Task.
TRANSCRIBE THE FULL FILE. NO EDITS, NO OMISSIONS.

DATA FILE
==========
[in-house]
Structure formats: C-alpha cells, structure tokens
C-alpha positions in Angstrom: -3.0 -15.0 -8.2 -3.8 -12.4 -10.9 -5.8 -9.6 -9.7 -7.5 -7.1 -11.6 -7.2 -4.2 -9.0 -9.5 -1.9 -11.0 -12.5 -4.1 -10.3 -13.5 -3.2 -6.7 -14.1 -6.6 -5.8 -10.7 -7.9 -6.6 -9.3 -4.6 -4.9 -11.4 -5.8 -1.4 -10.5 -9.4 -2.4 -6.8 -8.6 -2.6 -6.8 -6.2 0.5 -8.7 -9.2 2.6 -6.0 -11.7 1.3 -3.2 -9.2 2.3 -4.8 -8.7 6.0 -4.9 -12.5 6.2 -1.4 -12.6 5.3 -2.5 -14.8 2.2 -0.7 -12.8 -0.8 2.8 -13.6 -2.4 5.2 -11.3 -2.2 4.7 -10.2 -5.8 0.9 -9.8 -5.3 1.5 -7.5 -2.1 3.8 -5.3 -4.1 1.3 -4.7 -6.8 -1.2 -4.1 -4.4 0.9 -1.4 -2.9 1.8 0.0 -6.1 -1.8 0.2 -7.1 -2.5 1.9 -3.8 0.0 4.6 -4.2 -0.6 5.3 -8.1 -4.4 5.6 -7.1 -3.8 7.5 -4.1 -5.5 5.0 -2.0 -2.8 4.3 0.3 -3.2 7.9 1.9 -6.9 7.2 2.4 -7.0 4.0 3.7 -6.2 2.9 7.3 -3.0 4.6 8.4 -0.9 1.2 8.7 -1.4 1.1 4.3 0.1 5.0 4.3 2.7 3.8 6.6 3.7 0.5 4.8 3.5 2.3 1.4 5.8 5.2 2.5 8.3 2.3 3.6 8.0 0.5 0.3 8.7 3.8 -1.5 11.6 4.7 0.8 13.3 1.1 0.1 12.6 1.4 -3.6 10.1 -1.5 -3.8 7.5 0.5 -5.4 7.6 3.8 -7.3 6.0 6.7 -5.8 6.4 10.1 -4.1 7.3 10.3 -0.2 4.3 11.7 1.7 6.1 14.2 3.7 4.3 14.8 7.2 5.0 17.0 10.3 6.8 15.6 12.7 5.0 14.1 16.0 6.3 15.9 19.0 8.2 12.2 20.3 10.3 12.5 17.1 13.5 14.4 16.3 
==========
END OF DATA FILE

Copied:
[in-house]
Structure formats: C-alpha cells, structure tokens
C-alpha positions in Angstrom: -3.0 -15.0 -8.2 -3.8 -12.4 -10.9 -5.8 -9.6 -9.7 -7.5 -7.1 -11.6 -7.2 -4.2 -9.0 -9.5 -1.9 -11.0 -12.5 -4.1 -10.3 -13.5 -3.2 -6.7 -14.1 -6.6 -5.8 -10.7 -7.9 -6.6 -9.3 -4.6 -4.9 -11.4 -5.8 -1.4 -10.5 -9.4 -2.4 -6.8 -8.6 -2.6 -6.8 -6.2 0.5 -8.7 -9.2 2.6 -6.0 -11.7 1.3 -3.2 -9.2 2.3 -4.8 -8.7 6.0 -4.9 -12.5 6.2 -1.4 -12.6 5.3 -2.5 -14.8 2.2 -0.7 -12.8 -0.8 2.8 -13.6 -2.4 5.2 -11.3 -2.2 4.7 -10.2 -5.8 0.9 -9.8 -5.3 1.5 -7.5 -2.1 3.8 -5.3 -4.1 1.3 -4.7 -6.8 -1.2 -4.1 -4.4 0.9 -1.4 -2.9 1.8 0.0 -6.1 -1.8 0.2 -7.1 -2.5 1.9 -3.8 0.0 4.6 -4.2 -0.6 5.3 -8.1 -4.4 5.6 -7.1 -3.8 7.5 -4.1 -5.5 5.0 -2.0 -2.8 4.3 0.3 -3.2 7.9 1.9 -6.9 7.2 2.4 -7.0 4.0 3.7 -6.2 2.9 7.3 -3.0 4.6 8.4 -0.9 1.2 8.7 -1.4 1.1 4.3 0.1 5.0 4.3 2.7 3.8 6.6 3.7 0.5 4.8 3.5 2.3 1.4 5.8 5.2 2.5 8.3 2.3 3.6 8.0 0.5 0.3 8.7 3.8 -1.5 11.6 4.7 0.8 13.3 1.1 0.1 12.6 1.4 -3.6 10.1 -1.5 -3.8 7.5 0.5 -5.4 7.6 3.8 -7.3 6.0 6.7 -5.8 6.4 10.1 -4.1 7.3 10.3 -0.2 4.3 11.7 1.7 6.1 14.2 3.7 4.3 14.8 7.2 5.0 17.0 10.3 6.8 15.6 12.7 5.0 14.1 16.0 6.3 15.9 19.0 8.2 12.2 20.3 10.3 12.5 17.1 13.5 14.4 16.3 